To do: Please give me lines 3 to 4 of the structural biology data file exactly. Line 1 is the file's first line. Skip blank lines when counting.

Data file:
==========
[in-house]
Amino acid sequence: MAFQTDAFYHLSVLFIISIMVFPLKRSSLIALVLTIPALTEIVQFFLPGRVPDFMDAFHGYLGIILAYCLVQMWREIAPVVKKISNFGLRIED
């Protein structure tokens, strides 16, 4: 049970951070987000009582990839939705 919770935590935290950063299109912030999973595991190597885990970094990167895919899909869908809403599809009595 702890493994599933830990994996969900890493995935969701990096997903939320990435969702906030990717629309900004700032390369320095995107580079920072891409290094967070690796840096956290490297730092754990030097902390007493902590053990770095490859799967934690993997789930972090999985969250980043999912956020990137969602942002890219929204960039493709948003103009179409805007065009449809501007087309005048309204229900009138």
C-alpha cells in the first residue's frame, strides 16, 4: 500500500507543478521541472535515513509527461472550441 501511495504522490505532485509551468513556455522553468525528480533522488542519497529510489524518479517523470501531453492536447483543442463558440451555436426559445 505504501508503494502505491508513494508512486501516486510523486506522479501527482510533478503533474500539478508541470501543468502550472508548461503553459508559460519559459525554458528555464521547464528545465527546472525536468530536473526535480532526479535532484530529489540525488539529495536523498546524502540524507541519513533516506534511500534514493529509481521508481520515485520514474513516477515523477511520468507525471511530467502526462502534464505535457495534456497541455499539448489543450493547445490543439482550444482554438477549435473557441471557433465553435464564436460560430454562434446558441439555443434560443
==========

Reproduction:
């Protein structure tokens, strides 16, 4: 049970951070987000009582990839939705 919770935590935290950063299109912030999973595991190597885990970094990167895919899909869908809403599809009595 702890493994599933830990994996969900890493995935969701990096997903939320990435969702906030990717629309900004700032390369320095995107580079920072891409290094967070690796840096956290490297730092754990030097902390007493902590053990770095490859799967934690993997789930972090999985969250980043999912956020990137969602942002890219929204960039493709948003103009179409805007065009449809501007087309005048309204229900009138």
C-alpha cells in the first residue's frame, strides 16, 4: 500500500507543478521541472535515513509527461472550441 501511495504522490505532485509551468513556455522553468525528480533522488542519497529510489524518479517523470501531453492536447483543442463558440451555436426559445 505504501508503494502505491508513494508512486501516486510523486506522479501527482510533478503533474500539478508541470501543468502550472508548461503553459508559460519559459525554458528555464521547464528545465527546472525536468530536473526535480532526479535532484530529489540525488539529495536523498546524502540524507541519513533516506534511500534514493529509481521508481520515485520514474513516477515523477511520468507525471511530467502526462502534464505535457495534456497541455499539448489543450493547445490543439482550444482554438477549435473557441471557433465553435464564436460560430454562434446558441439555443434560443